“I continued to be involved in the project and expanded my circle of people and values. I would definitely use the practice of visiting both Belgrade and Pristina because for most of us it was the first time we visited those cities and that had a huge effect.”

Every year, another group of 20 young people participate in the programme. By 2030, these groups will hopefully have an even larger impact and there will be more creative proposals for enhancing cultural and political relations as well as more willingness to make positive changes:

“I confirmed the age-old saying that nothing is truly what it seems, which I would expand to the following: What you think you know is only a fragment of the whole picture.”

In conclusion, all of the above-mentioned factors are crucial steps for reconciliation. Art-based processes and common cultural experiences can be effective tools in raising awareness and rebuilding relationships. What they share is the importance of an emotional component, which is essential not just for reconciliation, but for the whole process of peacebuilding. Throughout the process of artistic creation and personal experience a link is formed between rational and emotional. This link is how we become aware of the ways we perceive and also of the possibility to change the meaning of that perception. Therefore, in the process of reconciliation, art can be helpful in terms of making both sides of the conflict aware of each other and, from there, creating common ground for mutual understanding.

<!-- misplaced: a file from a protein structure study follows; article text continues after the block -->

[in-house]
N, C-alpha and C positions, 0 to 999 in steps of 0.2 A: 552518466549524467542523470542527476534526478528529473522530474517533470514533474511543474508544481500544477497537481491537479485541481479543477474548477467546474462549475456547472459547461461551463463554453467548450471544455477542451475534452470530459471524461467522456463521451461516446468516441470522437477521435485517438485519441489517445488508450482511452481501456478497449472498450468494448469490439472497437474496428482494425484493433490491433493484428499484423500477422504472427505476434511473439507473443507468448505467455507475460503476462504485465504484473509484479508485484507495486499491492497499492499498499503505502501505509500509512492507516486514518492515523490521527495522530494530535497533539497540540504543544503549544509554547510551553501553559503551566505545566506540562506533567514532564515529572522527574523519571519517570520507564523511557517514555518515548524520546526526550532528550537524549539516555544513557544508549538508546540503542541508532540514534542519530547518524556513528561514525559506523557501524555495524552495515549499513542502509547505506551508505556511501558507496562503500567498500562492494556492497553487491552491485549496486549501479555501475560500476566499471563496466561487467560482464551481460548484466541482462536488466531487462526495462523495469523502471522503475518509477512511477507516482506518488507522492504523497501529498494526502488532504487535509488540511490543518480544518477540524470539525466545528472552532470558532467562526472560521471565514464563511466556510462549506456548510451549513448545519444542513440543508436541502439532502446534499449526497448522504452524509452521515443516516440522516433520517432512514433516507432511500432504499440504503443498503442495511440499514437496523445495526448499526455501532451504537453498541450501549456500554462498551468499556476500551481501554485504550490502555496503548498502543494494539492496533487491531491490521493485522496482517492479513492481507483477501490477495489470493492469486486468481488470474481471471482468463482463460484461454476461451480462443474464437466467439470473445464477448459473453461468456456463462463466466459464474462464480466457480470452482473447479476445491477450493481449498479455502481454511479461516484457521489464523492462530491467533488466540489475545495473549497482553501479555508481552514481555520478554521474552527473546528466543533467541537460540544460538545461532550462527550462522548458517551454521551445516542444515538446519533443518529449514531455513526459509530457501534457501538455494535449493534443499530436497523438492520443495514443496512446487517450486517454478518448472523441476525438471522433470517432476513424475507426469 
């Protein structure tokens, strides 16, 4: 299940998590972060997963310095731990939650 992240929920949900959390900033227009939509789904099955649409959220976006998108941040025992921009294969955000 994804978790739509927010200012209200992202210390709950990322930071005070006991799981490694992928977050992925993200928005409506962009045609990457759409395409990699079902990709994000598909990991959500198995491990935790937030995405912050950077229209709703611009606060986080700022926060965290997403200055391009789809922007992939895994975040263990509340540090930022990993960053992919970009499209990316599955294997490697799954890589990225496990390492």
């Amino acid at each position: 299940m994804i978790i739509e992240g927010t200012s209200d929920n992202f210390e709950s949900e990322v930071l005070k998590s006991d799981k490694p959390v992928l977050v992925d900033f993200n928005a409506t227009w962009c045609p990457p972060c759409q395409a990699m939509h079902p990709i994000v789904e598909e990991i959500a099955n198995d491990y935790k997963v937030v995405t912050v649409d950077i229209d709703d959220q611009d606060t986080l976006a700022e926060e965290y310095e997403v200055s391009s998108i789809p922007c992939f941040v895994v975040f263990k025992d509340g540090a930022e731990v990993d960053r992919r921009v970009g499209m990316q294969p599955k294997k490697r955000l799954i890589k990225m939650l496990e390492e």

Can we imagine a world where decision-makers propose artistic cooperation between parties in conflict to support their interstate relations? Can art and culture become essential tools for positive change in post-conflict societies? Maybe it is time to re-imagine international relations and start thinking about alternative, more creative solutions.

Vana Filipovski holds an MA in Peace Studies & MA in Cultural Policy and Management at the University of Belgrade. Driven by her belief that arts and culture can play a significant role in processes of reconciliation and peacebuilding, she was a part of various peace projects in Serbia and abroad. Vana is currently preparing to enroll in a PhD programme to analyze this topic more thoroughly.